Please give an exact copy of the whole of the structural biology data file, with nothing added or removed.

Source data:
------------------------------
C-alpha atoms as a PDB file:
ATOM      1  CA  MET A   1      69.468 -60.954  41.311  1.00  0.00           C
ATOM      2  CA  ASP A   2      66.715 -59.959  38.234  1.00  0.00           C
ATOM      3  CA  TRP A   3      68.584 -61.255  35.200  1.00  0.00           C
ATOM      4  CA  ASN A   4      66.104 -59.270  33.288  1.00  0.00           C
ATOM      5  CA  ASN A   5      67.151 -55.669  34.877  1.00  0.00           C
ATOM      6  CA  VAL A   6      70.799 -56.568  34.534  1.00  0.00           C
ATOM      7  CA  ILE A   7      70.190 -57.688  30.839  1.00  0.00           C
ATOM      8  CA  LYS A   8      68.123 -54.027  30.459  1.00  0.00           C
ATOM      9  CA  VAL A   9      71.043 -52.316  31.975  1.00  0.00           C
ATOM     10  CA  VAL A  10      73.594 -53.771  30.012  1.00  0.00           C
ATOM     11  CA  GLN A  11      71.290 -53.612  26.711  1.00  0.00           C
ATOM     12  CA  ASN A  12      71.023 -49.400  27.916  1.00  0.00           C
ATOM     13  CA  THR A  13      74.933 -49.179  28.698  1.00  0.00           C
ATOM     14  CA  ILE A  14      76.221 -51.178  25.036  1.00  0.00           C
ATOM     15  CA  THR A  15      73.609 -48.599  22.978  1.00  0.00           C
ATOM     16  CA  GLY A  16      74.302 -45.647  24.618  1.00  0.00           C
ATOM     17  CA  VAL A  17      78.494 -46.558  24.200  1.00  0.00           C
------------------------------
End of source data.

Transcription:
C-alpha atoms as a PDB file:
ATOM      1  CA  MET A   1      69.468 -60.954  41.311  1.00  0.00           C
ATOM      2  CA  ASP A   2      66.715 -59.959  38.234  1.00  0.00           C
ATOM      3  CA  TRP A   3      68.584 -61.255  35.200  1.00  0.00           C
ATOM      4  CA  ASN A   4      66.104 -59.270  33.288  1.00  0.00           C
ATOM      5  CA  ASN A   5      67.151 -55.669  34.877  1.00  0.00           C
ATOM      6  CA  VAL A   6      70.799 -56.568  34.534  1.00  0.00           C
ATOM      7  CA  ILE A   7      70.190 -57.688  30.839  1.00  0.00           C
ATOM      8  CA  LYS A   8      68.123 -54.027  30.459  1.00  0.00           C
ATOM      9  CA  VAL A   9      71.043 -52.316  31.975  1.00  0.00           C
ATOM     10  CA  VAL A  10      73.594 -53.771  30.012  1.00  0.00           C
ATOM     11  CA  GLN A  11      71.290 -53.612  26.711  1.00  0.00           C
ATOM     12  CA  ASN A  12      71.023 -49.400  27.916  1.00  0.00           C
ATOM     13  CA  THR A  13      74.933 -49.179  28.698  1.00  0.00           C
ATOM     14  CA  ILE A  14      76.221 -51.178  25.036  1.00  0.00           C
ATOM     15  CA  THR A  15      73.609 -48.599  22.978  1.00  0.00           C
ATOM     16  CA  GLY A  16      74.302 -45.647  24.618  1.00  0.00           C
ATOM     17  CA  VAL A  17      78.494 -46.558  24.200  1.00  0.00           C